The earliest historical studies of the Early Islamic Period were based mostly on Arabic sources that were written about 300 years after the Conquest. Therefore, these sources are not as authoritative as would have been those written at the time, and they may have been biased by “political or religious affinity of the writers.” According to these early writers, Taxel writes, most regions of the Byzantine province of Palaestina Prima offered little resistance to the Muslim conquerors with the exception of Caesaria, the capital of the province under the Byzantines. The capital was defended valiently during a 7-year seige in which many were massacred, but it finally fell.
While the capture of the province by the Arab conquerers was followed by migration to the region of the soldiers’ families and others, Muslims remained a minority among the non-Muslim, now dhimmi, population. Ramla was declared the capital in 715 and it has the distinction of having been the only town built by the Arab conquerers NOT to have been built on top of or alongside the earlier Israelite settlements or holy sites.
The rural areas were dotted with royal estates and private farms granted to military personnel. A fortification system was constructed to protect the coast and inland cities; it was comprised of isolated fortresses and fortified towns that served as military and religious centers. Christians moved from the coast to inland settlements in “Palestine” and across other Mediterranean lands. Taxel claims that this was both in response to the military conquest and out of deliberate Muslim strategy. What about the Jews? Doesn’t say.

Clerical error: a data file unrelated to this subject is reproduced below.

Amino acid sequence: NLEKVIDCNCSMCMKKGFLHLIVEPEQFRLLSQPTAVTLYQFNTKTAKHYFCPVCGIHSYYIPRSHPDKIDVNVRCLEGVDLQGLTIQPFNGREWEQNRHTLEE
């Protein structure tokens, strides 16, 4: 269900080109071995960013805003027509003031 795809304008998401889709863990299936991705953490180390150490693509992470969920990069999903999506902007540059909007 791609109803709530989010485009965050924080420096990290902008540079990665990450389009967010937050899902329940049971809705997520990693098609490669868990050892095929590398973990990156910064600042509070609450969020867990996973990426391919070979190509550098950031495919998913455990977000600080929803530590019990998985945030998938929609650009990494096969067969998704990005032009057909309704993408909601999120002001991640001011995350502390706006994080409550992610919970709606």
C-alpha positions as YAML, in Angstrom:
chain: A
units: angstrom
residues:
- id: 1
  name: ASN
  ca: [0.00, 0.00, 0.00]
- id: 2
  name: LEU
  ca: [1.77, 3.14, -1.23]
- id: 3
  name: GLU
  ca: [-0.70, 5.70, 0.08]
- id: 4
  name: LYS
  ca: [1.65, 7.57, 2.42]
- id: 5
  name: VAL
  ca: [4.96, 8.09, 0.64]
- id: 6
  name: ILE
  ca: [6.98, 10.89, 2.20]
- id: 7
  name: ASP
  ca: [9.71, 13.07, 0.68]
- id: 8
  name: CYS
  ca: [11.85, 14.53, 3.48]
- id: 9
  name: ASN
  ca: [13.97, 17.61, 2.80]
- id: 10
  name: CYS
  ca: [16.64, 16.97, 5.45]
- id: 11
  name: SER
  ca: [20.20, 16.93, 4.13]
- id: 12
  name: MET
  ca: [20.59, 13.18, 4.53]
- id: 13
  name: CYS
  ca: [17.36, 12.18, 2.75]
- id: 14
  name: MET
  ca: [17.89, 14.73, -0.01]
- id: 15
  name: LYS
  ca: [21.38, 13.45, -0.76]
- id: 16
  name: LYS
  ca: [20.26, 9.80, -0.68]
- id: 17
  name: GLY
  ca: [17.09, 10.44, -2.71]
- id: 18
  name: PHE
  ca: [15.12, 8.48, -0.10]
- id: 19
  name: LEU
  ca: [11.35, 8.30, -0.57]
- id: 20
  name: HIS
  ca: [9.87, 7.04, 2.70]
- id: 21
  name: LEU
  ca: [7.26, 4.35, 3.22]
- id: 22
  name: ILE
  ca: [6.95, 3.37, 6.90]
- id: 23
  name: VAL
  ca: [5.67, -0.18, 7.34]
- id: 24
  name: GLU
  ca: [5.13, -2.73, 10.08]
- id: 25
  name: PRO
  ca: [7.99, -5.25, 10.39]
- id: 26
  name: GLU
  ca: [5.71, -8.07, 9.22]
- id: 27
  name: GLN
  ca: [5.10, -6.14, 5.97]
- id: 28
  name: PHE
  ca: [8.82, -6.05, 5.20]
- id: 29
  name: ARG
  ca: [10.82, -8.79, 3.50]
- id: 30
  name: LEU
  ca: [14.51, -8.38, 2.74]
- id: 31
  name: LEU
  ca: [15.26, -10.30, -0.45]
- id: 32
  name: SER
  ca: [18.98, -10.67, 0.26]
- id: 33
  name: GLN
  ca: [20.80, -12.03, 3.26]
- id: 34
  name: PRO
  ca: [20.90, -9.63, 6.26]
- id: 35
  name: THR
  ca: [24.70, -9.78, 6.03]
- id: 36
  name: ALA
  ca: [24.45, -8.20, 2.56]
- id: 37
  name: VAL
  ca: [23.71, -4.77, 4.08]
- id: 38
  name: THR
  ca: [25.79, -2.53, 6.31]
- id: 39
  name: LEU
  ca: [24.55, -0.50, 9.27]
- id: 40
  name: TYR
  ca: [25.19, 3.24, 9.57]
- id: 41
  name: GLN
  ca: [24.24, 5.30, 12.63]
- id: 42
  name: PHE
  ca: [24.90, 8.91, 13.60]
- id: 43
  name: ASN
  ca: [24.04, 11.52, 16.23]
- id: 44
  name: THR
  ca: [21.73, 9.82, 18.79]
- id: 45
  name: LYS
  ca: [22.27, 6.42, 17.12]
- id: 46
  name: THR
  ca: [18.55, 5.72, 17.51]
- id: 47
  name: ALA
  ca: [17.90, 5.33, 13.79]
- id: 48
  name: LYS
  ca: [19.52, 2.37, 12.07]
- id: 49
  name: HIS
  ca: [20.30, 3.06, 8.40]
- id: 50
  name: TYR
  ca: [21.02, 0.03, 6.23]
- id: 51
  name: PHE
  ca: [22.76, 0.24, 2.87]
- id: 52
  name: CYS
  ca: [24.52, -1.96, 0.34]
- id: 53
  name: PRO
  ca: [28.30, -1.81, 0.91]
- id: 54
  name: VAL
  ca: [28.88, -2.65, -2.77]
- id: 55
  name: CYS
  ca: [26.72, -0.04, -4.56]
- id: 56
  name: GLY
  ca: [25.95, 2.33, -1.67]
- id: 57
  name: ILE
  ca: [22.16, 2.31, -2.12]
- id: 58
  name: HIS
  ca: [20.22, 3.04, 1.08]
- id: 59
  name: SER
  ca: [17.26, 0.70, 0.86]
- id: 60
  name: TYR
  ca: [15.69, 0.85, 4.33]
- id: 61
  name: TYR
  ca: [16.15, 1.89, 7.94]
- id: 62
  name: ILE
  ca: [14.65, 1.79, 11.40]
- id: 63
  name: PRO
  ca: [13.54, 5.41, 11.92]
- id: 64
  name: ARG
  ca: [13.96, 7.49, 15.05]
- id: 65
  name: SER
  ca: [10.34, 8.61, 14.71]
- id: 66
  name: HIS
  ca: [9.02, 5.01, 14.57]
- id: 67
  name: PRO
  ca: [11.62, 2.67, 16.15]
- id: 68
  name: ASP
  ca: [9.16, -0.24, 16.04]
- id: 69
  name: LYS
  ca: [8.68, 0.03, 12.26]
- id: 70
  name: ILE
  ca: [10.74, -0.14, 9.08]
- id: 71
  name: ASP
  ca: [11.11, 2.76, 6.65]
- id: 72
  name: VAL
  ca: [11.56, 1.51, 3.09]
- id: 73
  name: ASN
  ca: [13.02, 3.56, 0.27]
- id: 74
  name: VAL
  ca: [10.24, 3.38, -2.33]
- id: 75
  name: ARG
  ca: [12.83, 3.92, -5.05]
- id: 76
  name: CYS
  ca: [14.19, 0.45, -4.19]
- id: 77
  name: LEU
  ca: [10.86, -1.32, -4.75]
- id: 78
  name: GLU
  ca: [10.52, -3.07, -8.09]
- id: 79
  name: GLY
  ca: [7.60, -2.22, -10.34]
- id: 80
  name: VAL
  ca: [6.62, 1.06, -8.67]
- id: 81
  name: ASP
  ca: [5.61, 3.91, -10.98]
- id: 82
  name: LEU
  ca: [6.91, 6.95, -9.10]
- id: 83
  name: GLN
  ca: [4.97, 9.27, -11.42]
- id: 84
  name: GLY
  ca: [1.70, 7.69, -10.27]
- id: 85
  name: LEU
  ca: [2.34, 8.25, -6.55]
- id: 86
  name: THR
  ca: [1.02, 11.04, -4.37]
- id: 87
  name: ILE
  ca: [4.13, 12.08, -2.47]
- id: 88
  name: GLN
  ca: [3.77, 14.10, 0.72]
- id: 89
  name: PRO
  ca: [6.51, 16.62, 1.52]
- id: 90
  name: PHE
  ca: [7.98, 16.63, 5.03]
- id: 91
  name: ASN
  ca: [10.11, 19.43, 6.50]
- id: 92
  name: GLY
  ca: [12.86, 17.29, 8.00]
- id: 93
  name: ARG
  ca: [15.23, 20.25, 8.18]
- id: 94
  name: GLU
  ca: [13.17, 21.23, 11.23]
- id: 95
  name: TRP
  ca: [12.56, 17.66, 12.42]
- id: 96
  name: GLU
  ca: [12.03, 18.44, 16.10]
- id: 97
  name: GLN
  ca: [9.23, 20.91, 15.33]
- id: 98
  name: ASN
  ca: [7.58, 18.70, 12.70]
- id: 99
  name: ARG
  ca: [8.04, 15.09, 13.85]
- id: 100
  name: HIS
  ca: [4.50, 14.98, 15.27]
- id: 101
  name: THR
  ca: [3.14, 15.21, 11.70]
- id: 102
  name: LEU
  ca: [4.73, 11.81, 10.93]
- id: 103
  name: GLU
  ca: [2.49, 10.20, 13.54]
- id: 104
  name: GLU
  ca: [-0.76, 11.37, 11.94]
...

Throughout the consecutive Arab dynasties, Muslim migrants arrived from Egypt, Iraq, Syria, Persia and North Africa, and Christians also migrated to the region and settled near established monasteries or built new ones. Thus, Taxel writes, great numbers of outsiders arrived in “Palestine” between the 8th and 11th Centuries, many settling permanently. In addition to this, Jews from Iraq, Egypt and North Africa arrived as well, either as pilgrims or merchants or because of discrimination in their places of origin.
Taxel describes how settlements were abandonned or declined as a result of one or more of the following:
- the severe earthquakes of 660 and 749 CE
- drought and consequent reduced agricultural yields
- increased poll and land taxes imposed upon non-Muslims
- the prohibition against wine production and thus reduced income for Jews and Christians involved in viticulture
- raids carried out by nomadic tribes
Very important to our understanding of our own Jewish history on the land is in the following paragraph from Taxel’s article: